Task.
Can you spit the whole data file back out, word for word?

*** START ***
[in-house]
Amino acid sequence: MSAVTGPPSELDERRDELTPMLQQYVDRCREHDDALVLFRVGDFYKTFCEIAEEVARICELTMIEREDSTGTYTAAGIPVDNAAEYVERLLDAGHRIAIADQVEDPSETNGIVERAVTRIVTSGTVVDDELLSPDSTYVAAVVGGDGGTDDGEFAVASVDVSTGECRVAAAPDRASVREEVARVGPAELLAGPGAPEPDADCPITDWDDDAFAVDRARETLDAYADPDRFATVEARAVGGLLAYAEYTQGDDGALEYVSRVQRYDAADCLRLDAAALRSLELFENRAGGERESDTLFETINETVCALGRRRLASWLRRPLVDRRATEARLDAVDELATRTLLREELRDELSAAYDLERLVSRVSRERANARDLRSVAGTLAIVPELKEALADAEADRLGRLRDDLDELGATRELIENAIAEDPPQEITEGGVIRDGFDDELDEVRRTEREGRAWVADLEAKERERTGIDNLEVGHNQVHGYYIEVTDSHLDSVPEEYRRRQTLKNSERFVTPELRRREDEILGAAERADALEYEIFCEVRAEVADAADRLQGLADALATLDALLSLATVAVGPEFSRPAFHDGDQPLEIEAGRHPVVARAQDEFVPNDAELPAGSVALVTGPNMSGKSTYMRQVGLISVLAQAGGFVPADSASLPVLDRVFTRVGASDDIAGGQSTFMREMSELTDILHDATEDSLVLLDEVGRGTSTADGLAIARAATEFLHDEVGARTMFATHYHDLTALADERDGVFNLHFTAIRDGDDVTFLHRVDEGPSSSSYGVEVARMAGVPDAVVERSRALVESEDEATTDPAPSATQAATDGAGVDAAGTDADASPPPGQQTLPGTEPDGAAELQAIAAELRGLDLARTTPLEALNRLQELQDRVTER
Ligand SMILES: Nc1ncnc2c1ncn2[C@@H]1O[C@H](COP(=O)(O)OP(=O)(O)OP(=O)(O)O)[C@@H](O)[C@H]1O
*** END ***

[in-house]
Amino acid sequence: MSAVTGPPSELDERRDELTPMLQQYVDRCREHDDALVLFRVGDFYKTFCEIAEEVARICELTMIEREDSTGTYTAAGIPVDNAAEYVERLLDAGHRIAIADQVEDPSETNGIVERAVTRIVTSGTVVDDELLSPDSTYVAAVVGGDGGTDDGEFAVASVDVSTGECRVAAAPDRASVREEVARVGPAELLAGPGAPEPDADCPITDWDDDAFAVDRARETLDAYADPDRFATVEARAVGGLLAYAEYTQGDDGALEYVSRVQRYDAADCLRLDAAALRSLELFENRAGGERESDTLFETINETVCALGRRRLASWLRRPLVDRRATEARLDAVDELATRTLLREELRDELSAAYDLERLVSRVSRERANARDLRSVAGTLAIVPELKEALADAEADRLGRLRDDLDELGATRELIENAIAEDPPQEITEGGVIRDGFDDELDEVRRTEREGRAWVADLEAKERERTGIDNLEVGHNQVHGYYIEVTDSHLDSVPEEYRRRQTLKNSERFVTPELRRREDEILGAAERADALEYEIFCEVRAEVADAADRLQGLADALATLDALLSLATVAVGPEFSRPAFHDGDQPLEIEAGRHPVVARAQDEFVPNDAELPAGSVALVTGPNMSGKSTYMRQVGLISVLAQAGGFVPADSASLPVLDRVFTRVGASDDIAGGQSTFMREMSELTDILHDATEDSLVLLDEVGRGTSTADGLAIARAATEFLHDEVGARTMFATHYHDLTALADERDGVFNLHFTAIRDGDDVTFLHRVDEGPSSSSYGVEVARMAGVPDAVVERSRALVESEDEATTDPAPSATQAATDGAGVDAAGTDADASPPPGQQTLPGTEPDGAAELQAIAAELRGLDLARTTPLEALNRLQELQDRVTER
Ligand SMILES: Nc1ncnc2c1ncn2[C@@H]1O[C@H](COP(=O)(O)OP(=O)(O)OP(=O)(O)O)[C@@H](O)[C@H]1O